We've gotten - my dad has gotten - a reprieve from what could have been a very long summer of recuperating from major surgery. No surgery for now, a re-check in six months and we'll go from there. That's good, relieving news because it means no new cancer or returned cancer evident. Much thankfulness for that. And then there's the other news he's gotten, news he would never have known if he hadn't been going through all these follow-ups from his original bout with cancer 5 years ago.
I know, now, that when he returned from southeast Asia in the early 1970s, along with many others, he came back carrying Hepatitis B. He got checked, etc, and it lay dormant for decades. But it's now reared its ugly head, as the specialist said today, and he's pretty sick. Sick, and also asymptomatic. Meaning, if he hadn't had all these tests trying to figure out whether cancer was present again, he still wouldn't know he was sick. He lives 45 minutes from one of the best specialists in the country, so much to be thankful for there as well. Sobering to think that something so significant could have gone undetected...
Dad was talking to my mom's brother about it, who also spent time in Vietnam. My uncle, he's a cancer survivor as well - survived serious stomach cancer that most people don't, a cancer directly related to his exposure to Agent Orange, a dangerous pesticide used to defoliate the jungle so they could have some kind of fighting chance in the guerrilla warfare they were thrown into. They're survivors, my dad and my uncle. And my uncle said to my dad recently - "We just can't ever get away from it, can we?"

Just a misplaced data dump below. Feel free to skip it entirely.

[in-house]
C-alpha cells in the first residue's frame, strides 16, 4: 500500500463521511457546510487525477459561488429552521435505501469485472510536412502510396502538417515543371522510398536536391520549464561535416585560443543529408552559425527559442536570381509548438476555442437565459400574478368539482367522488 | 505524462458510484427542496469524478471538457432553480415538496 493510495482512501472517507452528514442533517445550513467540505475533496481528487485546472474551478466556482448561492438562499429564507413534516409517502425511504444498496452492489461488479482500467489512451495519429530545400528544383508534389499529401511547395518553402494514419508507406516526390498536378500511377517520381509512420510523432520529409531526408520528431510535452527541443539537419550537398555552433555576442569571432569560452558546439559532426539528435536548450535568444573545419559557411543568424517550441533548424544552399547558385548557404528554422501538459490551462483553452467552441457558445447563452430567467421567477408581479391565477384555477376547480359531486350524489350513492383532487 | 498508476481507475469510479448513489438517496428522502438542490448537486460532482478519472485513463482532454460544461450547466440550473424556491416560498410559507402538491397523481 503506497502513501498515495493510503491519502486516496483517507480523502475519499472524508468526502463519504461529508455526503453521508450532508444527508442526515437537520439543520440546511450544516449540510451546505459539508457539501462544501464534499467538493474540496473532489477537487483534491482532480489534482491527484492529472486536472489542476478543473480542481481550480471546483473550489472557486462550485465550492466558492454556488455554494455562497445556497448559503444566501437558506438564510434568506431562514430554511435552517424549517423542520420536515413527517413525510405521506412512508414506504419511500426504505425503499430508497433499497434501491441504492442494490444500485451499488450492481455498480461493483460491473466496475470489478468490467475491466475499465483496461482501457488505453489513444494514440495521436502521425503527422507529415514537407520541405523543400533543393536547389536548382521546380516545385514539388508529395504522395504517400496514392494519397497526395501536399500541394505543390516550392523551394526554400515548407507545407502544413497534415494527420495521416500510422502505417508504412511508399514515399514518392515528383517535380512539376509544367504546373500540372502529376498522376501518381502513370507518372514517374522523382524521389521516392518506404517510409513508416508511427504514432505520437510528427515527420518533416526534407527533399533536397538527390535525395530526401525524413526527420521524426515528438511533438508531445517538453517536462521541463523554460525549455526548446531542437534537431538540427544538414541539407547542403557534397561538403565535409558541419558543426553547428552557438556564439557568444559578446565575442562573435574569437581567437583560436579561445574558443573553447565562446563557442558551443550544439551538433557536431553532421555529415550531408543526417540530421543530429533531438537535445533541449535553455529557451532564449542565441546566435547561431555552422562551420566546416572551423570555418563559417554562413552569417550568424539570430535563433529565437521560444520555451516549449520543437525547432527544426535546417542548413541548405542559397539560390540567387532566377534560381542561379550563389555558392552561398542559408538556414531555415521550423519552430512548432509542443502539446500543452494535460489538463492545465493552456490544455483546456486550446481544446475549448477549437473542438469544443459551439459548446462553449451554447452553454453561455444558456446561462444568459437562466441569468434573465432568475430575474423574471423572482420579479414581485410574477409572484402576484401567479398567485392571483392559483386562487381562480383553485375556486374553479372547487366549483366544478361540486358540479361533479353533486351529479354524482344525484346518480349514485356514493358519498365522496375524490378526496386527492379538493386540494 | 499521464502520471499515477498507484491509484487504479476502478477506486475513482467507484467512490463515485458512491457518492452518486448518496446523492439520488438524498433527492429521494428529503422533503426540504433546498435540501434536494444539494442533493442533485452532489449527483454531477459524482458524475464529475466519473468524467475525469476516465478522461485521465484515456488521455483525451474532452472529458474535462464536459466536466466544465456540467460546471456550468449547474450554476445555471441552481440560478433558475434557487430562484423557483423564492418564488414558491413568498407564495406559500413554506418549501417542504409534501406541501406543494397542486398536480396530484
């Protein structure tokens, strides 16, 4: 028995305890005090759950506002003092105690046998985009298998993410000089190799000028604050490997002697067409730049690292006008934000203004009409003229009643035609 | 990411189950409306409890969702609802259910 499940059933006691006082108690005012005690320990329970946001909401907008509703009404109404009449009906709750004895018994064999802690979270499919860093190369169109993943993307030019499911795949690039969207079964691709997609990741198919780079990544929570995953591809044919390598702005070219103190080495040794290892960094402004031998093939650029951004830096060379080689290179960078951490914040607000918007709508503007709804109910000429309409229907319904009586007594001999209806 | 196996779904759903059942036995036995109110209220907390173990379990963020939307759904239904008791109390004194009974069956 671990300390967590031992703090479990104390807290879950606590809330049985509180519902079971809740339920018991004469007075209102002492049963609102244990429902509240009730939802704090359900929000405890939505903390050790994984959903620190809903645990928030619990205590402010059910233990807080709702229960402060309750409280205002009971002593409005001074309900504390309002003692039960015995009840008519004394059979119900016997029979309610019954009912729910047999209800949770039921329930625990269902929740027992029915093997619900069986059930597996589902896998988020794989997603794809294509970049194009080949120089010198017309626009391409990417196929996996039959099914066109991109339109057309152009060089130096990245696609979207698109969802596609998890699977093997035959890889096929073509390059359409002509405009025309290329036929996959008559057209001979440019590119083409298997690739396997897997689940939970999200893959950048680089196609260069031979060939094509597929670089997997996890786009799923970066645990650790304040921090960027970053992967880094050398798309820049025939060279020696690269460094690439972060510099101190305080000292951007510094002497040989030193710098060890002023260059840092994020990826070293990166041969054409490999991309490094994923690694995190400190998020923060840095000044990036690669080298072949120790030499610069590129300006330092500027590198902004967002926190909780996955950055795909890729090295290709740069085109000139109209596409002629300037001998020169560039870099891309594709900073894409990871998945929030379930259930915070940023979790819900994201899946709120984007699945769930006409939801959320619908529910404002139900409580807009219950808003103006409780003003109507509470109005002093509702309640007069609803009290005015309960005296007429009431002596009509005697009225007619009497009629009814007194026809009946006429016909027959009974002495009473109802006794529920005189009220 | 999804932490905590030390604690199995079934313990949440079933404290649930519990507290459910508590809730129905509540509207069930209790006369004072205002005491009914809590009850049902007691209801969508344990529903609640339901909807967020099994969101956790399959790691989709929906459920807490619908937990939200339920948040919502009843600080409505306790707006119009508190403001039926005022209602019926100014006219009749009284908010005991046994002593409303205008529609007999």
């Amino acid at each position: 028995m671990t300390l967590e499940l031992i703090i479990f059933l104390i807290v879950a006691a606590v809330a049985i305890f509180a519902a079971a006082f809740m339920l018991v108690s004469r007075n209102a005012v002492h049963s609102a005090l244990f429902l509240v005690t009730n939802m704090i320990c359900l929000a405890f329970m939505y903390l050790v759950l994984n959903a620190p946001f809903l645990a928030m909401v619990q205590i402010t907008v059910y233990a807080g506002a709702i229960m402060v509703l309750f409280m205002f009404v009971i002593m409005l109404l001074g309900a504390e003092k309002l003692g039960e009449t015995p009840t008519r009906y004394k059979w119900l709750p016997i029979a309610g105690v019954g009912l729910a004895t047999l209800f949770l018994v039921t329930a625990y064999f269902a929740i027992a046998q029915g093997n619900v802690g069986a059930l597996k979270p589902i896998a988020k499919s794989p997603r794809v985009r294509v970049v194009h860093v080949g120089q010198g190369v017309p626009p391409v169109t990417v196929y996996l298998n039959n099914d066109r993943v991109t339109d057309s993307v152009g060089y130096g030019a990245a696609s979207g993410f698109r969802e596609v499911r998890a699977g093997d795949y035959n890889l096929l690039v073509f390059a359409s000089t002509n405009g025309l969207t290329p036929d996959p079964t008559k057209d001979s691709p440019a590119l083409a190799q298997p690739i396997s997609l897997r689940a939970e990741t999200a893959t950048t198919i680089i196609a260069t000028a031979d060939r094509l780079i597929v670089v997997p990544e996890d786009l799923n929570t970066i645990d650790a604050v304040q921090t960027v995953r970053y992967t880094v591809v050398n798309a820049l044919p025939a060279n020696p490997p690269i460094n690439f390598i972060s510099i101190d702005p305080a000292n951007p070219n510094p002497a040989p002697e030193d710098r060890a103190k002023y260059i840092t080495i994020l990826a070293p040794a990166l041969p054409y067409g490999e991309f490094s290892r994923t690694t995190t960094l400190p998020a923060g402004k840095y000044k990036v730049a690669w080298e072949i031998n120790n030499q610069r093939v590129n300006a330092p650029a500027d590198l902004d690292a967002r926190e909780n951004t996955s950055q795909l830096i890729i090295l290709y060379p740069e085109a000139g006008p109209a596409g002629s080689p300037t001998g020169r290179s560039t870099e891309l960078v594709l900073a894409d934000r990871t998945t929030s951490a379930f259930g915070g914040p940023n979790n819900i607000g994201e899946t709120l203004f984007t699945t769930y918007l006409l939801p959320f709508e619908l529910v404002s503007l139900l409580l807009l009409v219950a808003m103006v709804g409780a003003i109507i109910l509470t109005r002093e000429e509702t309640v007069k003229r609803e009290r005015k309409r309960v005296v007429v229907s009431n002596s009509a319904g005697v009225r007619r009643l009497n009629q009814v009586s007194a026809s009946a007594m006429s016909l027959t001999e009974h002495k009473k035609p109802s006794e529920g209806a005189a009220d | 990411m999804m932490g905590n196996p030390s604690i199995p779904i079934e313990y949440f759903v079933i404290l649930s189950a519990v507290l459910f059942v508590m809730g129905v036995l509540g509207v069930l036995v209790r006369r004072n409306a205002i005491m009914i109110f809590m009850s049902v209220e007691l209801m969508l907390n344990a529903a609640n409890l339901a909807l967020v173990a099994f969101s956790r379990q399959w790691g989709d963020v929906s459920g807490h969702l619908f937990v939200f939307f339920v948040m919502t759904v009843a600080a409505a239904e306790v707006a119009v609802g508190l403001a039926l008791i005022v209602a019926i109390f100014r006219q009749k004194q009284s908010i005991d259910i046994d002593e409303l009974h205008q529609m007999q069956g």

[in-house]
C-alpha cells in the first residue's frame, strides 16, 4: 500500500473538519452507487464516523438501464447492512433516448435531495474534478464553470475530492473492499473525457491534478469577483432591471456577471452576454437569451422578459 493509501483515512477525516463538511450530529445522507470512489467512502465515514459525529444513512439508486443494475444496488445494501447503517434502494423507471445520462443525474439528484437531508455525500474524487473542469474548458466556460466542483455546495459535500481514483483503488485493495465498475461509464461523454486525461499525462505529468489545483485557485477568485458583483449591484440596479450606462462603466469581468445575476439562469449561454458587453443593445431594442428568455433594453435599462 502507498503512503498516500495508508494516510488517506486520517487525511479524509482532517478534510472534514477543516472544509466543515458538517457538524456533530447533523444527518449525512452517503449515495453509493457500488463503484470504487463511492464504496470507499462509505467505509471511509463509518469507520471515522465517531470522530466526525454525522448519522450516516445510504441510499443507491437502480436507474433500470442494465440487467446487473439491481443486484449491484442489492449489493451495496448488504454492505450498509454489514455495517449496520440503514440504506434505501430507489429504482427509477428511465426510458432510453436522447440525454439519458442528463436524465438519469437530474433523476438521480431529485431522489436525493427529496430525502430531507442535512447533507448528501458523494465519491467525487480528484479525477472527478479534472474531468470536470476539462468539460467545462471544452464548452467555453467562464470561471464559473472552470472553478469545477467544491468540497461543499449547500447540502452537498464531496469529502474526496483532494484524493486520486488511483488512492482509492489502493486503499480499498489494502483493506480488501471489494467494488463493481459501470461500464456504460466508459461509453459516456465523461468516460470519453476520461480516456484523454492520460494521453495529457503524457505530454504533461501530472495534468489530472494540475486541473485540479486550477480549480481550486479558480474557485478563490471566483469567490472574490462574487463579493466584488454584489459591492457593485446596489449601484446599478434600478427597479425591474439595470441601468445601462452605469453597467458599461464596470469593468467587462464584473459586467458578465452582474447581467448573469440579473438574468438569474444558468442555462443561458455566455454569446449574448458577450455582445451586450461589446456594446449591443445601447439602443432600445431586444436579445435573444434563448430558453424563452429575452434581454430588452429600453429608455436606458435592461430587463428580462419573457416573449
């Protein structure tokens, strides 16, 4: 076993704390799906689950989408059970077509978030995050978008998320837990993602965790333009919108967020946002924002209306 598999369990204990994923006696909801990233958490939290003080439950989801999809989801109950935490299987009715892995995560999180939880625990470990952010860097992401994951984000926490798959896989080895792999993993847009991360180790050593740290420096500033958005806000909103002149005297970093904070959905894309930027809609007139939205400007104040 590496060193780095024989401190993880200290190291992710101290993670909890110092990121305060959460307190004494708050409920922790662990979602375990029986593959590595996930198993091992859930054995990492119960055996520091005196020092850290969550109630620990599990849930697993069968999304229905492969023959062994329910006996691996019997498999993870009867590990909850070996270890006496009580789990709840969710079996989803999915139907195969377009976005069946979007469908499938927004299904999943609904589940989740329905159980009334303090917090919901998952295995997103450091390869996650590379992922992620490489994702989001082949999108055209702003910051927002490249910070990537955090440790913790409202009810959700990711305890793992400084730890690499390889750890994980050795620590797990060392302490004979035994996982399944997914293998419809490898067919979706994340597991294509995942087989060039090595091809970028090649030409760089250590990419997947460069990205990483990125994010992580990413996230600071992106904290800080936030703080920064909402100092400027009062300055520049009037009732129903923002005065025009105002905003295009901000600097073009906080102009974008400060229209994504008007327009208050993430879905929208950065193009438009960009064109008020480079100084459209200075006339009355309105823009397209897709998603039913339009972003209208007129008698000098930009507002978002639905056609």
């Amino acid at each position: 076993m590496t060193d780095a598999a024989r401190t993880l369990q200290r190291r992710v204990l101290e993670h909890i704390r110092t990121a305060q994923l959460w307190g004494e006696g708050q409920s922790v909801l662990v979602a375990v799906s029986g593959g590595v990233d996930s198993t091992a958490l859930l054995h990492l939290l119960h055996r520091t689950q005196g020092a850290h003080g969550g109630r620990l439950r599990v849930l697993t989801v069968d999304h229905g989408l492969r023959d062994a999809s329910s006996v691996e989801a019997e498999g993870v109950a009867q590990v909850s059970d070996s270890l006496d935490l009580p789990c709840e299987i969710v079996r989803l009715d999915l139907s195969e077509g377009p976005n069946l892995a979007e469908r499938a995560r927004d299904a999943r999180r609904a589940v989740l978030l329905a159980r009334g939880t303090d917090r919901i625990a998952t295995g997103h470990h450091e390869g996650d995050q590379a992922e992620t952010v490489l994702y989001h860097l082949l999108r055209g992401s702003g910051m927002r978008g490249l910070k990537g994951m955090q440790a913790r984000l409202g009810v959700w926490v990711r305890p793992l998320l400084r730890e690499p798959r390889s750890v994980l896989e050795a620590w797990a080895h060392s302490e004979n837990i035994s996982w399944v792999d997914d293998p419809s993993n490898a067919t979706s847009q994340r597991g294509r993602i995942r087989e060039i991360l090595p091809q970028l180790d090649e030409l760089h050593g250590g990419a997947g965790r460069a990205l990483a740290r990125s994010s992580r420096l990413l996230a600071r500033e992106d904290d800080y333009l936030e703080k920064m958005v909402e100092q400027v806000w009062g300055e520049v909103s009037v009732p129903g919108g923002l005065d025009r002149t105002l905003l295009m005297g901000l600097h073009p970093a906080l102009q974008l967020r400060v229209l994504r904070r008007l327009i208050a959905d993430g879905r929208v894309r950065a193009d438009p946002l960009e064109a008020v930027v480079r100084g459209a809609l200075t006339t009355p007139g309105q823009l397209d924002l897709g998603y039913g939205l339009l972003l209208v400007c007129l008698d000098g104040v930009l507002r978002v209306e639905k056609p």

My uncle, laughing with Abby her first Christmas
They are survivors. And they are casualties of war. War that will never leave them, just as it never leaves the thousands of other veterans who came back to United States soil. These are two men I know, and love, and who have managed to hold down steady jobs, own homes, care for others. And so they make me think of the many others I now know who also were in the jungles of southeast Asia or in Korea or the mountains of Afghanistan or the streets of Baghdad. These others I know now, these men and women, their whole lives seem to be a casualty of war. They sleep under overpasses, tents in the woods, abandoned buildings. Their wounds are so deep they physically shake with the weight they carry. Or they try and bury the pain with alcohol, or have been wounded in such a way that they can no longer carry on a coherent conversation.
These are the stories that need to be told when we speak of the costs of war, when we watch billions of dollars poured into creating more casualties like my dad, my uncle, the men and women who do not show up for a parade because they cannot tolerate the noise of the crowds and the gun salutes. All of these, they, too, gave up their lives in a way that too many of us cannot begin to understand. How many generations will do so before our guns are made into tractors, and our bombs into hoes and shovels to plant life, not take it away?